AMOS CHAPTER 1.

The Divine Judgment Announced.

AGAINST DAMASCUS AND GAZA. V. 1. The words of Amos, who was among the herdmen, a man who owned and tended sheep, of Tekoa, which he saw concerning Israel, chiefly with regard to the northern kingdom, in the days of Uzziah, king of Judah, and in the days of Jeroboam, the second of that name, the son of Joash, king of Israel, two years before the earthquake, an event of some importance in the history of that century. Cp. Zech. 14, 5. V. 2. And He said, speaking to Amos in a vision, by a special revelation of the Lord, The Lord will roar from Zion and utter His voice from Jerusalem, cp. Joel 3, 16; and the habitations of the shepherds, the pastures where they fed their flocks, shall mourn, and the top of Carmel, the mountain by the sea, with its forested summit, shall wither, so that the whole land, from north to south, would be included in the punishment. From the outset the purpose of the message of Amos was to call the sinners to repentance and to oppose the foolish notion as though the judgment of God would strike the heathen world only, although the various nations in the. neighborhood are enumerated first, in an introductory series of prophecies. V. 3. Thus saith the Lord, For three transgressions of Damascus, the capital of Syria, with its country, and for four, the number being by no means restricted, I will not turn the punishment thereof, literally, by way of parenthesis, "not will I reverse it," both threat and punishment being irrevocable, because they have threshed Gilead, the territory of Israel east of Jordan, with threshing instruments of iron, in a most cruel treatment of the conquered inhabitants, 2 Kings 10, 32. 33; 13, 7, v. 4. but I will send a fire into the house of Hazael, the cruel king of Syria, which shall devour the palaces of Benhadad, the son of Hazael, 2 Kings 13, 8, so that both would suffer the Lord's punishment. V. 5. I will break also the bar of Damascus, shattering the bolt of its gate at the conquest of the city, and cut off the inhabitant from the Plain of Avon, possibly a place near Damascus, or the valley between Lebanon and Anti-Lebanon, and him that holdeth the scepter from the house of Eden, in the district of Laodicea; and the people of Syria shall go into captivity unto Kir, very likely a district of Assyria, saith the Lord. This prophecy was fulfilled when the Assyrian king Tiglath-pileser took the city of Damascus and dissolved the Syrian kingdom. Cp. 2 Kings 16, 9. V. 6. Thus saith the Lord, For three transgressions of Gaza, the leading city-state of Philistia, and for four, I will not turn away the punishment thereof, rather. He would not reverse His intention of punishing this city, because they carried away captive the whole captivity, all the prisoners who had been in a certain campaign, very likely that mentioned 2 Chron. 21, 16, to deliver them. up to Edom, the archenemy of Israel, who would be sure to treat the captive Israelites with the highest degree of cruelty; v. 7. but I will send a fire on the wall of Gaza, which shall devour the palaces thereof, Gaza being a proud and rich city; v. 8. and I will cut off the inhabitant from Ashdod, to make the city desolate, and him that holdeth the scepter from Ashkelon, the ruler of this city-state with his people, and I will turn Mine hand against Ekron, so that four of the five city-states are expressly mentioned, the fifth, which bore the name Gath, being omitted because it was not essential to name them all; and the remnant of the Philistines shall perish, saith the Lord God, the prophecy finding its fulfillment in the repeated conquest of Philistia by the great world-powers, so that it did not retain its existence for any length of time.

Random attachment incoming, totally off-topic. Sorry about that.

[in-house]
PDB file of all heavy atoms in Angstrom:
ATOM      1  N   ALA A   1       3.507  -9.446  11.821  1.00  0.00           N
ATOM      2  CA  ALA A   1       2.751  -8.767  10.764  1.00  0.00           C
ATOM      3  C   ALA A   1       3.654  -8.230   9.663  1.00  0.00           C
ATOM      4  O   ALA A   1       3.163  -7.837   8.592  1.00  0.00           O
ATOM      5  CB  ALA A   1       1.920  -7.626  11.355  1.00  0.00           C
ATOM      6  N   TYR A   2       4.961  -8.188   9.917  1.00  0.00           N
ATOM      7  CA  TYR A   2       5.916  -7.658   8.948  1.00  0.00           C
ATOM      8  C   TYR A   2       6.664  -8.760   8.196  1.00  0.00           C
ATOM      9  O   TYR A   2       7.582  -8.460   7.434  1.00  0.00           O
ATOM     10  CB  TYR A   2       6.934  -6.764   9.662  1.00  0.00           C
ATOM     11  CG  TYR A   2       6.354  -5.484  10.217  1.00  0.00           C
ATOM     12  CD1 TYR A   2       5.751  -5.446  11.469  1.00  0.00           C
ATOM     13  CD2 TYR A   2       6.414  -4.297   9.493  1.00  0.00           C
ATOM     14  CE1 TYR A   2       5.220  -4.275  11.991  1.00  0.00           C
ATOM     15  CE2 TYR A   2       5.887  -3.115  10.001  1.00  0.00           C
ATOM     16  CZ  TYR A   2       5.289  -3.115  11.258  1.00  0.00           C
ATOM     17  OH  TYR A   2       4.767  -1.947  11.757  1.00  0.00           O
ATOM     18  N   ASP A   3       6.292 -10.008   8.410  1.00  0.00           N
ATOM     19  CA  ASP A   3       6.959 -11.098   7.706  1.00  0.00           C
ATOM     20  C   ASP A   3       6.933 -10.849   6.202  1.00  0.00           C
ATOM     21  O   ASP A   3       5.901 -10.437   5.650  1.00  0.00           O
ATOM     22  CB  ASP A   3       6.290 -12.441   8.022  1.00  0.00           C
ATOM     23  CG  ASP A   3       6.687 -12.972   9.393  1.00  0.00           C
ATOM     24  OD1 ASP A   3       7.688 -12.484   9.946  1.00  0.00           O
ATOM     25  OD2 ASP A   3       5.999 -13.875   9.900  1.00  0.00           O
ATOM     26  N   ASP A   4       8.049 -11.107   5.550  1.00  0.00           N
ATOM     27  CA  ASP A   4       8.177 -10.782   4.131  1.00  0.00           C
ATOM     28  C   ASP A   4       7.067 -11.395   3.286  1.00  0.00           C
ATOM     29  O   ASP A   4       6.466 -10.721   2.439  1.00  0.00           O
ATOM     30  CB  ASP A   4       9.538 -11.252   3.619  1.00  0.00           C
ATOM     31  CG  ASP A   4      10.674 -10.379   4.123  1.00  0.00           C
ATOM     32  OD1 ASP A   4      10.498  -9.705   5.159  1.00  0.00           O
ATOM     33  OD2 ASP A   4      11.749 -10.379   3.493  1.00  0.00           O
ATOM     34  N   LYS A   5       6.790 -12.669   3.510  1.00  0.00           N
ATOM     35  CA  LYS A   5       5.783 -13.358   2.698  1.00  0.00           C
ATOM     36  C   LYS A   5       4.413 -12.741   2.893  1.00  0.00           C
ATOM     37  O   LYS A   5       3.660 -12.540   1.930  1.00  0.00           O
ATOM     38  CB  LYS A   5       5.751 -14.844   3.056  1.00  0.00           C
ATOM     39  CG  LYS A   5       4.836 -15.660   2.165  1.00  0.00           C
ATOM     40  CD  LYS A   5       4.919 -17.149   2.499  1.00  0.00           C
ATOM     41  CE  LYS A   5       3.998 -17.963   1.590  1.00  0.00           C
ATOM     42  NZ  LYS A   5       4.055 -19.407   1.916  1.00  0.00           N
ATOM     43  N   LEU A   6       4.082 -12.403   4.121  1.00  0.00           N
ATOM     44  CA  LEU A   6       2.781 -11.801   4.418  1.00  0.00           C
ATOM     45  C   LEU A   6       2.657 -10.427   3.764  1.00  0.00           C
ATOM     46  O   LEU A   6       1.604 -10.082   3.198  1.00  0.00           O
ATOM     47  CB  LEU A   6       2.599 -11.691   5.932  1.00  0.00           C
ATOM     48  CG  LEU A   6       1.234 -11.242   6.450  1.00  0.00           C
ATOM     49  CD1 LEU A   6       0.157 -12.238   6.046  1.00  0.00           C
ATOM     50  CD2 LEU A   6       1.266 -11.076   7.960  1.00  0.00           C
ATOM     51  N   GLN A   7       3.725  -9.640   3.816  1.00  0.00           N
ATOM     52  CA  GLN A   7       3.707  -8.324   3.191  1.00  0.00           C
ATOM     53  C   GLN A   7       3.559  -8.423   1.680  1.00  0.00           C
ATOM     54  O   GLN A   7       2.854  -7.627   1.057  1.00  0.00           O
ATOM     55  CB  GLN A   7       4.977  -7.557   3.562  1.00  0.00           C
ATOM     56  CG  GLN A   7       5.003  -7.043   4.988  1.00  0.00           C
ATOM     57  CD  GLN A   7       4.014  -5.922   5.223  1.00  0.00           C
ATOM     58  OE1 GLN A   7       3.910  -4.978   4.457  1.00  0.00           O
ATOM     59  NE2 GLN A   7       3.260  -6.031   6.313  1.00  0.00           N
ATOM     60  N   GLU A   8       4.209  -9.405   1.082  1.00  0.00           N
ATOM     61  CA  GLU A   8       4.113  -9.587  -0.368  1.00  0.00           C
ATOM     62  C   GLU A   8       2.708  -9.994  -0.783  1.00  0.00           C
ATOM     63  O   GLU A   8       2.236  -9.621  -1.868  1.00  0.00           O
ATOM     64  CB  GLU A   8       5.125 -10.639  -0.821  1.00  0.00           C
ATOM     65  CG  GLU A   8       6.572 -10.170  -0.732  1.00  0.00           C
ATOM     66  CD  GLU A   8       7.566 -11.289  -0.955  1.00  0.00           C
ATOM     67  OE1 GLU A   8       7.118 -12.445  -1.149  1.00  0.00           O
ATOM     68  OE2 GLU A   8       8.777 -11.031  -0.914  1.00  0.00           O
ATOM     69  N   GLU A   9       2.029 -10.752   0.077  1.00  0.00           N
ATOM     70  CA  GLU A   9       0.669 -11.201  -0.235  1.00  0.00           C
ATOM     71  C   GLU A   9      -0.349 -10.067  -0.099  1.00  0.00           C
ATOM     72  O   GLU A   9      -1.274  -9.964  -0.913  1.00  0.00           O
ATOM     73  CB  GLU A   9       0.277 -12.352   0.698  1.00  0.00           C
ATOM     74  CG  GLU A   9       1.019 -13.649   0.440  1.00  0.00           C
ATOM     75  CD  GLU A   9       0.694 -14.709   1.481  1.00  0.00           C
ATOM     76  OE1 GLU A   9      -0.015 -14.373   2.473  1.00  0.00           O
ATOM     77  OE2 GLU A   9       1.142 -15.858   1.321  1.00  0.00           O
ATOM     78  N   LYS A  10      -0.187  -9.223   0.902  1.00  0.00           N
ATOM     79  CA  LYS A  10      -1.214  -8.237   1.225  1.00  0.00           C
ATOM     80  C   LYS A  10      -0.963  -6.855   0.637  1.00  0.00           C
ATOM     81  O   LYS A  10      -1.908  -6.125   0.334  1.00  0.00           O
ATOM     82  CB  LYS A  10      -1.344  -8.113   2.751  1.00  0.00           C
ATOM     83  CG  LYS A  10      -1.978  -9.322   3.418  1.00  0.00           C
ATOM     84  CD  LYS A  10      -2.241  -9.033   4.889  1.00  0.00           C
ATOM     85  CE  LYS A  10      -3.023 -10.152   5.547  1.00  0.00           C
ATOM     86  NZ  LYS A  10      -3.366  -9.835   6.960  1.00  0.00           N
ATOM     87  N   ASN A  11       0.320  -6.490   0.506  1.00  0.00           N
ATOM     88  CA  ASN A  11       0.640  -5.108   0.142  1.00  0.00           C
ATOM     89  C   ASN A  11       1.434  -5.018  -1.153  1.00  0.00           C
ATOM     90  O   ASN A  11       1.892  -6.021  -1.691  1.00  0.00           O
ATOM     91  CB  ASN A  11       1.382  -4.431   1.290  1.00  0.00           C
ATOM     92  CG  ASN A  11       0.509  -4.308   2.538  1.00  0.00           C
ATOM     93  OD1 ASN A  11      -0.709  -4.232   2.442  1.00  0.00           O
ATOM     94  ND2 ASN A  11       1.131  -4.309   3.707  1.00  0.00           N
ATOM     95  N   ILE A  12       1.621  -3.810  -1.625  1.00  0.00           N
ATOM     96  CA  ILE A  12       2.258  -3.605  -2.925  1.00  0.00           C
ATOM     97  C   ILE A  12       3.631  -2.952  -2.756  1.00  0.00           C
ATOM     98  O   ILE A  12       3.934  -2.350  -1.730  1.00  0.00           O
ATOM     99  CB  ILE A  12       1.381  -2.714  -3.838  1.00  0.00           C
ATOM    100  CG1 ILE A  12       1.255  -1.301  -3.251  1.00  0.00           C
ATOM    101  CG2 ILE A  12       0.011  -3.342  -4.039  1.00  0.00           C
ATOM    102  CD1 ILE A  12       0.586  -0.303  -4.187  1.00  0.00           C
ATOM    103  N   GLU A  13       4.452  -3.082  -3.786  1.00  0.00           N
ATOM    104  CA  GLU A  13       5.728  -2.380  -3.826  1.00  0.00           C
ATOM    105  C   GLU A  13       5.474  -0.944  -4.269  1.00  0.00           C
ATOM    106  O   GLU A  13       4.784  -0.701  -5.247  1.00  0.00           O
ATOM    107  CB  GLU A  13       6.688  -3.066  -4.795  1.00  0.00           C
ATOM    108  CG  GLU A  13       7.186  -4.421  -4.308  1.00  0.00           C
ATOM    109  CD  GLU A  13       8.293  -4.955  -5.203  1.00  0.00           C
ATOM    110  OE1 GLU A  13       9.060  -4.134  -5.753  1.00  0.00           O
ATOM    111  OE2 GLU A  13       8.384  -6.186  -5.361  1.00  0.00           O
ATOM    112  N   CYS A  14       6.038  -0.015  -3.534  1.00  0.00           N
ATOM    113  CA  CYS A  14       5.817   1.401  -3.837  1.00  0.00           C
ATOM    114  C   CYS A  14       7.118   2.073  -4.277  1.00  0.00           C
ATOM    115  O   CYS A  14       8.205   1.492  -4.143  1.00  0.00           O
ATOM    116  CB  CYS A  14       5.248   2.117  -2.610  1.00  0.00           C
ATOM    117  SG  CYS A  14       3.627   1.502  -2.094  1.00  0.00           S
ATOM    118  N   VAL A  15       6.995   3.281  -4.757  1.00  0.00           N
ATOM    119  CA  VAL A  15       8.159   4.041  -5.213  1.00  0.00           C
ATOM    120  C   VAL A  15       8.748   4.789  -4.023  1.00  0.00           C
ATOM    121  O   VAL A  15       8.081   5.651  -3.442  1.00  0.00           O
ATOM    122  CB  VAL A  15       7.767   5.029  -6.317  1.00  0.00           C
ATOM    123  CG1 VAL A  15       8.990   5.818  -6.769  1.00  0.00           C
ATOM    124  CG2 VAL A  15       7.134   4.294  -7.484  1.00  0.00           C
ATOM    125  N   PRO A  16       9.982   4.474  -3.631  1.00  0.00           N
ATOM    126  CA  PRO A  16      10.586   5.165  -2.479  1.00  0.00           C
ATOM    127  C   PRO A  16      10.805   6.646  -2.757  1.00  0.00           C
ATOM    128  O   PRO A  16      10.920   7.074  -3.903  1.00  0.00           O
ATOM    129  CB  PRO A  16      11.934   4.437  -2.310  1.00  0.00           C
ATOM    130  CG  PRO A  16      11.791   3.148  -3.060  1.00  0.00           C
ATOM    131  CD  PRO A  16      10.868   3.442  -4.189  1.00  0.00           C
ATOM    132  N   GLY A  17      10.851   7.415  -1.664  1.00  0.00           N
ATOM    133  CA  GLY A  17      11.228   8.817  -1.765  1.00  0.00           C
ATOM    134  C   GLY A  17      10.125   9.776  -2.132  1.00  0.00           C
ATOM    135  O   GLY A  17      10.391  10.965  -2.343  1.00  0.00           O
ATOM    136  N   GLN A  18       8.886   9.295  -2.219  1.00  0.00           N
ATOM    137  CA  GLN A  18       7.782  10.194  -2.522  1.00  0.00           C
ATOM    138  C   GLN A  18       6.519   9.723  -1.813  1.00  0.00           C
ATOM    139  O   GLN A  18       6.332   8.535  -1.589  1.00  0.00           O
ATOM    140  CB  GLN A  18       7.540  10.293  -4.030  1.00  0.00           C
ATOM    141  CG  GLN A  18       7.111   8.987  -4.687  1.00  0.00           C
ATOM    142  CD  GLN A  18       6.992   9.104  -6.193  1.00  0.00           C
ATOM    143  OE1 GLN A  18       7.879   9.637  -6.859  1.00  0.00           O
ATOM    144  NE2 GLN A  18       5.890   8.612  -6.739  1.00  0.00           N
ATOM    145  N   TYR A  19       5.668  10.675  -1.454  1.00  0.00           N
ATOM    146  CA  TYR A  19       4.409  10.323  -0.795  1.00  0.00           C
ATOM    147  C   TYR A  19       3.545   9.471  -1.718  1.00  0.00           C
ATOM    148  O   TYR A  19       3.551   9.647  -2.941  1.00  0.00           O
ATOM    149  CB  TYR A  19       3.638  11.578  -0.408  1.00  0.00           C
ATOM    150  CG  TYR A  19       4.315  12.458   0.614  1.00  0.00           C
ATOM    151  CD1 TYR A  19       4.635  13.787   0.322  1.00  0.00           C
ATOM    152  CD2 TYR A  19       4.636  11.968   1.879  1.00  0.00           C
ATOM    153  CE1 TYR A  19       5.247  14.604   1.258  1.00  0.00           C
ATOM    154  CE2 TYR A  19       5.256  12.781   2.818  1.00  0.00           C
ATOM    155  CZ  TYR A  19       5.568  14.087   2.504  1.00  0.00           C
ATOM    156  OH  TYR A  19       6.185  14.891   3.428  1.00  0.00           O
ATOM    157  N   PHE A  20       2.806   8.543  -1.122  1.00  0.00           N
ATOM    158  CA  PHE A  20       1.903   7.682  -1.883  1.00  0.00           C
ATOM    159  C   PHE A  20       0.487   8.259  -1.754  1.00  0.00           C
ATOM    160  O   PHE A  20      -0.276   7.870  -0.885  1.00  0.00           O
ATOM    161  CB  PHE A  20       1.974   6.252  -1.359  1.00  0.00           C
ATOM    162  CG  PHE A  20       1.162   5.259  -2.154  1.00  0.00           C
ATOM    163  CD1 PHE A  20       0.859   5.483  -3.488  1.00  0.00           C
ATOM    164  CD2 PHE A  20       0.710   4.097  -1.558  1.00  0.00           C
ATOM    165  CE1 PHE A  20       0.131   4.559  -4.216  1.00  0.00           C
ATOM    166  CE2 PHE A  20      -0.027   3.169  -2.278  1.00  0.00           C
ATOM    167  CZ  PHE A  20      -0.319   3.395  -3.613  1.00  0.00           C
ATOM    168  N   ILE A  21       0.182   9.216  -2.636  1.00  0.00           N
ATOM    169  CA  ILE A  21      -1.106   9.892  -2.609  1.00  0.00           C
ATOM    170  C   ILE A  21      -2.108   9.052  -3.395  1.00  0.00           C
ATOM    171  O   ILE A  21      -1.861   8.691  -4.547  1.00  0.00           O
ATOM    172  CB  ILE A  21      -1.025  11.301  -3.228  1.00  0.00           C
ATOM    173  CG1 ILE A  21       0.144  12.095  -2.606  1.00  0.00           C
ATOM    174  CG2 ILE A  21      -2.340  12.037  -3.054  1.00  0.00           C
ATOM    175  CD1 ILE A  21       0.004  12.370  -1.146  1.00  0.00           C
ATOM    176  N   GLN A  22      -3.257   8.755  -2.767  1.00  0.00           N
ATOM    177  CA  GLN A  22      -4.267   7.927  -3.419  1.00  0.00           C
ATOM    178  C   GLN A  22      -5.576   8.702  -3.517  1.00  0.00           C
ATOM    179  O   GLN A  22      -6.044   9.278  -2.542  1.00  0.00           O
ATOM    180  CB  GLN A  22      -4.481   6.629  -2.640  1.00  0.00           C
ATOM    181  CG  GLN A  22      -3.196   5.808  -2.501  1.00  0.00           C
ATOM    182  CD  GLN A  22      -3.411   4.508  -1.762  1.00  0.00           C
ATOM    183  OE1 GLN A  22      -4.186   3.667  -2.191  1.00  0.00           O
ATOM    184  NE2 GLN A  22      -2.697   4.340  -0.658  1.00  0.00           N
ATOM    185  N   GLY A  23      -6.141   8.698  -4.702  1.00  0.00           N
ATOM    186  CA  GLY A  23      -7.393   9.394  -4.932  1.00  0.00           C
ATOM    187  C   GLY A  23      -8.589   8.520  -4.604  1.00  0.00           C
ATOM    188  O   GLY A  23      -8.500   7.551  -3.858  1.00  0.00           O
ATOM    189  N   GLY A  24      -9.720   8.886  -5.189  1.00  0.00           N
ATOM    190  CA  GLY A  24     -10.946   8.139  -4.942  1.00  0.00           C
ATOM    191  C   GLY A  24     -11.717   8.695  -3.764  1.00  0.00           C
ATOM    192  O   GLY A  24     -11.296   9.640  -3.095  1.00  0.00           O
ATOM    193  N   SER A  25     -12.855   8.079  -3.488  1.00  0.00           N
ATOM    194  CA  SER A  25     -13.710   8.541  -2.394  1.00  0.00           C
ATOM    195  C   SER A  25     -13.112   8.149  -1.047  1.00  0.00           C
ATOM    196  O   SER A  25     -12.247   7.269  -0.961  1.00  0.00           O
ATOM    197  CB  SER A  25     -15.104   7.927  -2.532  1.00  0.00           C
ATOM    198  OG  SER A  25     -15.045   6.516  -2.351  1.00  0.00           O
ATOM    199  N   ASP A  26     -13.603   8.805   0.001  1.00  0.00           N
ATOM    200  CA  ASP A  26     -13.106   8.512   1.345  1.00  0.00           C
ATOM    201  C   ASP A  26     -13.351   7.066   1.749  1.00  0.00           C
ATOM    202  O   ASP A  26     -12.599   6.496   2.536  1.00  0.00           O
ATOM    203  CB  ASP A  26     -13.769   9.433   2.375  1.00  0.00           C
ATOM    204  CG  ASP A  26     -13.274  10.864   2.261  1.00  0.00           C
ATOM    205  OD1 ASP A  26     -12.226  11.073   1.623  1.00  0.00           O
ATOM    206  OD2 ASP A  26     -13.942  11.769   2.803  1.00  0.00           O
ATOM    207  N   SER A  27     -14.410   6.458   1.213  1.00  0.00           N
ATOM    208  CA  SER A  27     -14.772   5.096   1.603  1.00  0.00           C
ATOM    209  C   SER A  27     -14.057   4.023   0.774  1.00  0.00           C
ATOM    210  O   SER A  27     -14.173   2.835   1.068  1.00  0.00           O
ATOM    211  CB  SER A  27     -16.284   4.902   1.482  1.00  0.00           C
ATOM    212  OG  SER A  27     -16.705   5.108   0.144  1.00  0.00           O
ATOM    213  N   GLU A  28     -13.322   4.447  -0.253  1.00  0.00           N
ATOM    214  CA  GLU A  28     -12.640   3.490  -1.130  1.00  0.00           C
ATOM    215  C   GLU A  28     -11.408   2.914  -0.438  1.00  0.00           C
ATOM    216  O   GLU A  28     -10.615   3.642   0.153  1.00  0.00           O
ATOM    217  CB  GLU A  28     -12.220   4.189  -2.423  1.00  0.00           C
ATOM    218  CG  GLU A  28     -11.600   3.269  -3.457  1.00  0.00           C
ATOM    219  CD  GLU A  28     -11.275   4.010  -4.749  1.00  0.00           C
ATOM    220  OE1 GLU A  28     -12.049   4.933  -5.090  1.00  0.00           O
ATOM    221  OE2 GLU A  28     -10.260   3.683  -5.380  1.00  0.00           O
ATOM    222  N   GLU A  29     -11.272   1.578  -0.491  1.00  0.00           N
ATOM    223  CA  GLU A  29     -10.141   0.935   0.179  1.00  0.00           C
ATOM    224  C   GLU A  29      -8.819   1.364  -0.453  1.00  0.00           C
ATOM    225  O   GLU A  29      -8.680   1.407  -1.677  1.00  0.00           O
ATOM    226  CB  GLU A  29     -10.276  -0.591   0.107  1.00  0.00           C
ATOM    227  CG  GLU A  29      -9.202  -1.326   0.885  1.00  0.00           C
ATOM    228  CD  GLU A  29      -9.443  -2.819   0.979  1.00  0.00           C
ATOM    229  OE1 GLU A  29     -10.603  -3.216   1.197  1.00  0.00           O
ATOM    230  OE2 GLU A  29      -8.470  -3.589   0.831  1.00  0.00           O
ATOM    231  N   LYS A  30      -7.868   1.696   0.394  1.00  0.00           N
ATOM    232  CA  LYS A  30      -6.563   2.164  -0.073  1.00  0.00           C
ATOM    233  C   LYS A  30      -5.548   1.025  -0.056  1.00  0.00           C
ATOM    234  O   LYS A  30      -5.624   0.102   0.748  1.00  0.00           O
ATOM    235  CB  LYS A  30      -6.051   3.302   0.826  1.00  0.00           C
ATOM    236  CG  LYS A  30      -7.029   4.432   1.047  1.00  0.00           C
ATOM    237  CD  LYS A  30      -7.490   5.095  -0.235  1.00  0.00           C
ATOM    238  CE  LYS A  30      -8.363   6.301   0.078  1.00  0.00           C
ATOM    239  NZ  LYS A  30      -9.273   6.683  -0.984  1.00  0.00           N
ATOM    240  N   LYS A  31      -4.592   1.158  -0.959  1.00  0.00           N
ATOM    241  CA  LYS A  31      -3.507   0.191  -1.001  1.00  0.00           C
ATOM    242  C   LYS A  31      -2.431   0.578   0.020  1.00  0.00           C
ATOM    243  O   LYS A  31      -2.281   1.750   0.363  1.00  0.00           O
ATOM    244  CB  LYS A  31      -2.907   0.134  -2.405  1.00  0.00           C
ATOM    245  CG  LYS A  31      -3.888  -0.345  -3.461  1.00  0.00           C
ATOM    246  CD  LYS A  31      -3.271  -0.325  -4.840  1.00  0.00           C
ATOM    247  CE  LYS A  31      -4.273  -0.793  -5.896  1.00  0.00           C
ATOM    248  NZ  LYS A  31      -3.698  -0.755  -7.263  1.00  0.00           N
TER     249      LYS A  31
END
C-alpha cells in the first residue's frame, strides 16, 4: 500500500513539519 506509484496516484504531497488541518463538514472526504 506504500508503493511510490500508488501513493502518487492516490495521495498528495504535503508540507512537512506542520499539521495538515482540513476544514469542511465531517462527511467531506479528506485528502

AGAINST TYRE, EDOM, AND AMMON. V. 9. Thus saith the Lord, the individual announcements coming with a special reference to the inspired nature of their contents, For three transgressions of Tyre, the great metropolis and seaport of Phoenicia, cp. Is. 23, and for four, I will not turn away the punishment thereof, refusing to change the punishment which He had decided upon, because they delivered up the whole captivity, all the captives obtained from the Philistines or the Syrians as the result of one of their campaigns, to Edom and remembered not the brotherly covenant, both David and Solomon having been allied with Phoenicia by a special treaty; v. 10. but I will send a fire on the wall of Tyrus, which shall devour the palaces thereof, the prophecy being fulfilled during the Babylonian and Grecian conquests. V. 11. Thus saith the Lord, For three transgressions of Edom, and for four, I will not turn away the punishment thereof, refusing, also in this instance, to give them any consideration after once their doom was decided upon, because he did pursue his brother with the sword, in the ineradicable hatred which always marked the attitude of the Edomites against Israel and Judah, and did cast off all pity, deliberately smothering every feeling of compassion, and. his anger did tear perpetually, being bent upon murder, and he kept his wrath forever; v. 12. but I will send a fire upon Teman, which was probably a northern province of Idumea, which shall devour the palaces of Bozrah, the capital of the country, south of the Dead Sea. V. 13. Thus saith the Lord, For three transgressions of the children of Ammon, the ancient enemies of Israel, who lived northeast of the Dead Sea, on the edge of the Arabian Desert, and for four, I will not turn away the punishment thereof, not reverse His intention of punishing them severely, because they have ripped up the women with child of Gilead, in the unspeakably cruel manner employed in many instances in those days, that they might enlarge their border, taking possession once more of the territory gained by the tribes of Israel east of Jordan, Reuben, Gad, and half of Manasseh; v. 14. but I will kindle a fire in the wall of Rabbah, the capital of their country, and it shall devour the palaces thereof, with shouting in the day of battle, as soon as the enemies would enter the city, with a tempest in the day of the whirlwind, for, the enemies would come in a tumultuous assault and carry all before them; v. 15. and their king shall go into captivity, cp. Jer. 49, 3, he and his princes together, saith the Lord. A nation may indulge in heinous crimes for some time, but when the Lord so decides, its career will come to an abrupt end.